Wake up and smell the coffee

Some outtakes from a recent shoot at Lyle’s in Shoreditch for the latest issue of Caffeine.

While the restaurant’s food has been widely praised, Lyle’s also pays a great deal of attention to their coffee. The all-day coffee bar operation starts from 8.00am as a separate yet integral part of the restaurant. It’s a slick and precise affair run by James Low (not the James Lowe behind the kitchen) and features timers, scales and dedicated hot water taps at two specific temperatures for tea and coffee.

Together with familiar Square Mile, Low also features less well known beans such as Koppi and Belleville, which will change regularly alongside the menu and wine list. And his choice of tea is equally discerning, featuring single-estate, small batch leaves from Lalani.

So, if you’ve been tempted to Lyle’s by the restaurant reviews, just don’t forget about the coffee.

Get on the caravan

Recently published in olive magazine, a recipe feature from the charming people at Caravan, King’s Cross on the Central St Martin’s campus.Caravan1Caravan2Caravan3Caravan4Caravan_Entertain-0159As well as serving up great food, Caravan are also passionate coffee roasters, and carry a small selection of interesting blends and single estates as well as the odd gadget or two for coffee-making nerds.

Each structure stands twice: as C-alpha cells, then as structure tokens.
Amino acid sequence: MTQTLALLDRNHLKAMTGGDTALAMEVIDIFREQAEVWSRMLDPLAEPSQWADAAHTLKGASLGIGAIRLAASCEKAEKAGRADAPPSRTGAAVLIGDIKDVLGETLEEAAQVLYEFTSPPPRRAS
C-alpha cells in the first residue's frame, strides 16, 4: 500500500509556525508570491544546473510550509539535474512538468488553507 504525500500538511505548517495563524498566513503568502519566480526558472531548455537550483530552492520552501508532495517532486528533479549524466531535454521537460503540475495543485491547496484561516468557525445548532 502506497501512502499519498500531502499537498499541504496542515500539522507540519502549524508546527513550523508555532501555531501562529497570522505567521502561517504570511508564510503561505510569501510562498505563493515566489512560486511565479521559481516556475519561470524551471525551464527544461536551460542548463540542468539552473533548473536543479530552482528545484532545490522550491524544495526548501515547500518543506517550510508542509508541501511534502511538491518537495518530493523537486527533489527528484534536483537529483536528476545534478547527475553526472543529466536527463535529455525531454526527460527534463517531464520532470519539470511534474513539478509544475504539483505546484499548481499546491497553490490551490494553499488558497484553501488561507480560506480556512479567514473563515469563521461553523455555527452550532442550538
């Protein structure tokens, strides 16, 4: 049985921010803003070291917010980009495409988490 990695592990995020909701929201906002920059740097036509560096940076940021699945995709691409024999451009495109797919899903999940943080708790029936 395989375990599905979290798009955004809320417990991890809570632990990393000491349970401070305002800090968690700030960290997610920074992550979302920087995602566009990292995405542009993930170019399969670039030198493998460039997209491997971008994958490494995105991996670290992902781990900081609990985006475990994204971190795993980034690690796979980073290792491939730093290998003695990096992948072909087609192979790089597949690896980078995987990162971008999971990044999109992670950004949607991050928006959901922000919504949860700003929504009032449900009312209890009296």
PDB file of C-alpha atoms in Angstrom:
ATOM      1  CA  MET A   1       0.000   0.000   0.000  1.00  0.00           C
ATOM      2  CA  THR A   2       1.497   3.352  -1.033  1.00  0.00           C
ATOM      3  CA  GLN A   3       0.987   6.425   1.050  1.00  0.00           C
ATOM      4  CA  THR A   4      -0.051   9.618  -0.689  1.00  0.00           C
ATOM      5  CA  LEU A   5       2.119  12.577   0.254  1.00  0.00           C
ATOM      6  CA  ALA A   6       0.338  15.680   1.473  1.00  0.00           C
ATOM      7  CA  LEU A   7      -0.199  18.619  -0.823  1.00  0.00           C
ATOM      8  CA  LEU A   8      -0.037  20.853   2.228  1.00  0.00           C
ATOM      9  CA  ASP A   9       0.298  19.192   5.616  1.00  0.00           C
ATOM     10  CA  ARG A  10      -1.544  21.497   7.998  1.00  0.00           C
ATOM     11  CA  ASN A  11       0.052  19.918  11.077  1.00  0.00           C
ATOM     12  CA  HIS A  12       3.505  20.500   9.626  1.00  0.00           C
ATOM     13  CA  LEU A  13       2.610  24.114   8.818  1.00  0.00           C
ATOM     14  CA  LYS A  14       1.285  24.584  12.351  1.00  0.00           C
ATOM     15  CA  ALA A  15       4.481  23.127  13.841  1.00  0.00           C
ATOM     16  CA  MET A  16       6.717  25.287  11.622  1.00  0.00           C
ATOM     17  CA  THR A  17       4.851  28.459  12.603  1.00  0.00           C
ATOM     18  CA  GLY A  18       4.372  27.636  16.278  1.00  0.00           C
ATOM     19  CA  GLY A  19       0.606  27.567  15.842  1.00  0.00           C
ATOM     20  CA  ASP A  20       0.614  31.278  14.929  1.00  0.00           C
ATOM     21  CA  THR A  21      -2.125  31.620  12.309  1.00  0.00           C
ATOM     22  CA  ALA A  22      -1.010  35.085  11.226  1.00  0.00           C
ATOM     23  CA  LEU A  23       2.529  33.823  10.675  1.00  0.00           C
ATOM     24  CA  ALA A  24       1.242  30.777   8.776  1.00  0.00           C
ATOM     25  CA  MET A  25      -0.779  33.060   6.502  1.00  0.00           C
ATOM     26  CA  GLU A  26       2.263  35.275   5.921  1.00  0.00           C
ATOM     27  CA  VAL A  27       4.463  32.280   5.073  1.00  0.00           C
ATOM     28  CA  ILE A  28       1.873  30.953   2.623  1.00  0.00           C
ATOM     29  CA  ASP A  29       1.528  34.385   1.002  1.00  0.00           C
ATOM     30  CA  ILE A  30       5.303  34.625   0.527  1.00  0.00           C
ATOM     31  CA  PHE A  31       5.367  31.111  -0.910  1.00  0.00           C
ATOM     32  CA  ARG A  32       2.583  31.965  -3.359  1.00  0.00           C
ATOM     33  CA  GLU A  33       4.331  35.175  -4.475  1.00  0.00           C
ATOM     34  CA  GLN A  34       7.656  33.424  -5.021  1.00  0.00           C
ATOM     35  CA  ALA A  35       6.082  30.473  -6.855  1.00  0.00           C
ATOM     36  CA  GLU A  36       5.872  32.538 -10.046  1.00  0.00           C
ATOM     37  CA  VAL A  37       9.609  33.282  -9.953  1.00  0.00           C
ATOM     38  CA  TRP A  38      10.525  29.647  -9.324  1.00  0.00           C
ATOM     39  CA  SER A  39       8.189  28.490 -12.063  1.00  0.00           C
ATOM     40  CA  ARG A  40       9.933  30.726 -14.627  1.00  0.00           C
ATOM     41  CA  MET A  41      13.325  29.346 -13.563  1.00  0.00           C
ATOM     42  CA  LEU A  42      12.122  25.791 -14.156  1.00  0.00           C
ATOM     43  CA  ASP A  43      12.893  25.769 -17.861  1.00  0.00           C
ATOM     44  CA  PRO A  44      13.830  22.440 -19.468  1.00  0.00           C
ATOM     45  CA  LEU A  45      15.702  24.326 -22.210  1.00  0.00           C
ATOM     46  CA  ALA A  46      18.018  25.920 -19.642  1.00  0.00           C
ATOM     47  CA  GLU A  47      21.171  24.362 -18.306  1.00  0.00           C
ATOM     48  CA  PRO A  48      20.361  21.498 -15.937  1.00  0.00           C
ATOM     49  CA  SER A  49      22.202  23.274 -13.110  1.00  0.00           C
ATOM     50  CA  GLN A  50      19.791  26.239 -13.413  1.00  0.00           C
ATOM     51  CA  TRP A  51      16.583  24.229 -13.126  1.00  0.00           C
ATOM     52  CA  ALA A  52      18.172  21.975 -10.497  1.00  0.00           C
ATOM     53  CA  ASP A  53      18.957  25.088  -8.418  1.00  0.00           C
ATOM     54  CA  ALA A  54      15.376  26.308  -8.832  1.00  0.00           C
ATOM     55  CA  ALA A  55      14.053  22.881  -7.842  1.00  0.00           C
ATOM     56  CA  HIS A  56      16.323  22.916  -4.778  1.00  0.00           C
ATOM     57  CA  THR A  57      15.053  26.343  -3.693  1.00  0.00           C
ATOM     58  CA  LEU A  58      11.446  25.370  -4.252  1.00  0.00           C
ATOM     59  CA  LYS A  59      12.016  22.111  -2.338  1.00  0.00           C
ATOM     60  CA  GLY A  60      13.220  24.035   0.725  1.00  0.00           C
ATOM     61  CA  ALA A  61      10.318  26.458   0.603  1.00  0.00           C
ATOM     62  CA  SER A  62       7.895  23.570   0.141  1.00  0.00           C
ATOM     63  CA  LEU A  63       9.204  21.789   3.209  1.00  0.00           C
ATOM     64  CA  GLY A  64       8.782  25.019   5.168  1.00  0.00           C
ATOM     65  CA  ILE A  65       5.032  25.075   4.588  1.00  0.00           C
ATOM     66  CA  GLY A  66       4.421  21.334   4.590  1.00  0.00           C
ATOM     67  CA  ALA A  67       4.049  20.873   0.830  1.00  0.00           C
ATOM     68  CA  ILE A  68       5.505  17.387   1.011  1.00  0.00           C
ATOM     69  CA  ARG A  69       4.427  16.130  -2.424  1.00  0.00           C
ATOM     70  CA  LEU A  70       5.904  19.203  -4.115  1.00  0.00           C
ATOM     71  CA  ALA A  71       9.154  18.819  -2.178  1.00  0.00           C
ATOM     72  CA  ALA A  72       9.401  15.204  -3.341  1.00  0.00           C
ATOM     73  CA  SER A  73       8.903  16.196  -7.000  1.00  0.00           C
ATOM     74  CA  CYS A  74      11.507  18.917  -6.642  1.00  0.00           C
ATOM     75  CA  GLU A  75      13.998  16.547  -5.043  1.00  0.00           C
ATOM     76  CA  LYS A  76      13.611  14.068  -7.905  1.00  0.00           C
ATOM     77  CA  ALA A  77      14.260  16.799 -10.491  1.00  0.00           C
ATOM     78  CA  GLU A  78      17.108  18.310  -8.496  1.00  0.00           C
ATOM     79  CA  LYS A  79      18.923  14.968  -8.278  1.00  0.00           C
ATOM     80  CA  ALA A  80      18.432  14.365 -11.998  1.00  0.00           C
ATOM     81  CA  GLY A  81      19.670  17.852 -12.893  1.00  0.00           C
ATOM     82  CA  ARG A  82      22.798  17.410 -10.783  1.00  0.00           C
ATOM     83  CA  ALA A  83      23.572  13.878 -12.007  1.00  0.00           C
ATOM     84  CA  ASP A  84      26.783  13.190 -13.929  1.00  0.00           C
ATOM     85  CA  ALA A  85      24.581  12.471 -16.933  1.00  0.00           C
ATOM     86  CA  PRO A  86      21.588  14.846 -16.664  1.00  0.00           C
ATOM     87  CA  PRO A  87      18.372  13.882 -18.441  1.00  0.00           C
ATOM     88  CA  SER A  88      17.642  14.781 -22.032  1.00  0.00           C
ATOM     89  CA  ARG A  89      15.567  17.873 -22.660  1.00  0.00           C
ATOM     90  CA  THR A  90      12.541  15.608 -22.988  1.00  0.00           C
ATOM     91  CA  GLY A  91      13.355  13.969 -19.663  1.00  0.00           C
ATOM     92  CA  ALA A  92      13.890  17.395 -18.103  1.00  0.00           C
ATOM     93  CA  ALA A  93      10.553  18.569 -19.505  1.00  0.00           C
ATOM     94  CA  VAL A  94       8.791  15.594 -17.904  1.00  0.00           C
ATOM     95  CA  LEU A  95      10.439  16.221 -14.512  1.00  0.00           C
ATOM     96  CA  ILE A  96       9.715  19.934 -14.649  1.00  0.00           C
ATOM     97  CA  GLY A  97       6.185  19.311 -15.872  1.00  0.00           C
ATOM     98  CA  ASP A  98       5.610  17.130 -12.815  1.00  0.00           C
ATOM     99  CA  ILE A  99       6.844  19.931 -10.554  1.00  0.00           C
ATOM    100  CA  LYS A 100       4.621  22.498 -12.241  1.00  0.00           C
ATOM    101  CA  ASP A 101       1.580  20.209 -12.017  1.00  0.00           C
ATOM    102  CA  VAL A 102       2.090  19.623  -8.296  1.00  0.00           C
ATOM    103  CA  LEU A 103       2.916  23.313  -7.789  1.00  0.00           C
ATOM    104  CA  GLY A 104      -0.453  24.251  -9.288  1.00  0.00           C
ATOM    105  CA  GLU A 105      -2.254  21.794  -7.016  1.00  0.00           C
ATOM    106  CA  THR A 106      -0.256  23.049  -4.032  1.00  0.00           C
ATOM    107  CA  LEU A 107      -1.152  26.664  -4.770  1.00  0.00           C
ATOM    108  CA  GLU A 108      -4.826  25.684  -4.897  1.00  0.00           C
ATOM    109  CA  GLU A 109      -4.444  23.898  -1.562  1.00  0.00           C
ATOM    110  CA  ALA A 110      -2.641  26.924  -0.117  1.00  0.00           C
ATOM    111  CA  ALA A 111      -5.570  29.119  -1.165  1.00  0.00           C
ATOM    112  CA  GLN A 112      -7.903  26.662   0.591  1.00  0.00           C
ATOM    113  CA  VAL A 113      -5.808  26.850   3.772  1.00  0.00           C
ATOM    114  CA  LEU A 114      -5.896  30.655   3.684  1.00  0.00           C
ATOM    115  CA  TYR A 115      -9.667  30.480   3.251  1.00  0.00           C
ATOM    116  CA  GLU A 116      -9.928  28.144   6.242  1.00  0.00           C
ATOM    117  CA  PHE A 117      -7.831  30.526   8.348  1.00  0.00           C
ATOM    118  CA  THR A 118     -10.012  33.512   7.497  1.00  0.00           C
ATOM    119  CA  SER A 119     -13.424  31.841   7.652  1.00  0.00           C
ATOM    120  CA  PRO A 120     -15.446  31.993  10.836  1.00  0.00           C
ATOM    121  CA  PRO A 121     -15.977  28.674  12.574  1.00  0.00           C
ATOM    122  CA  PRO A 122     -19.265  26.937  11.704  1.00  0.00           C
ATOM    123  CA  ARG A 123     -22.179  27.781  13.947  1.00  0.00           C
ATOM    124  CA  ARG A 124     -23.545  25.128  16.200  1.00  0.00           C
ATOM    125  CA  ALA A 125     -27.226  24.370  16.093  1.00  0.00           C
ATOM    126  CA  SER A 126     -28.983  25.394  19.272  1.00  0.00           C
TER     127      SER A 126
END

A recent trip to Mumbai (more on that soon) and the purchase of some peaberry beans from Philips Coffee & Tea has got me all fired up about coffee again. At the moment I’m contemplating a ceramic burr hand-grinder, and a tall Porlex is favourite at the moment.

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Cafe culture

Mido Cafe, Temple Street, Hong KongMido Cafe, Temple Street, Hong KongFrench toast, Mido Cafe, Temple Street, Hong KongMido Cafe, Temple Street, Hong KongSo, suddenly back to Hong Kong for a catch-up round.

After Cafe Goldfinch in Causeway Bay, next stop on the nostalgia tour was Mido Cafe in Yau Ma Tei. Dating back to the Sixties, it feels like a complete time warp with the original tile detailing and boothed interior. Upstairs gives you a good view of the street below where the night market kicks off after it gets dark.

The great thing about Mido is that it’s unashamedly unreconstructed and slightly shabby around the edges. Nice as Cafe Goldfinch was, I found it all a bit too self-knowing what with all the signed posters and menu references to ITMFL.

The menu is all standard Sixties Canto-Western fair, including their famous French toast (pictured) complete with a drizzle of condensed milk. In a way, it’s a refreshing antidote to the glut of Starbucks, Pacific Coffee and designer barista bars that have boomed in the last few years.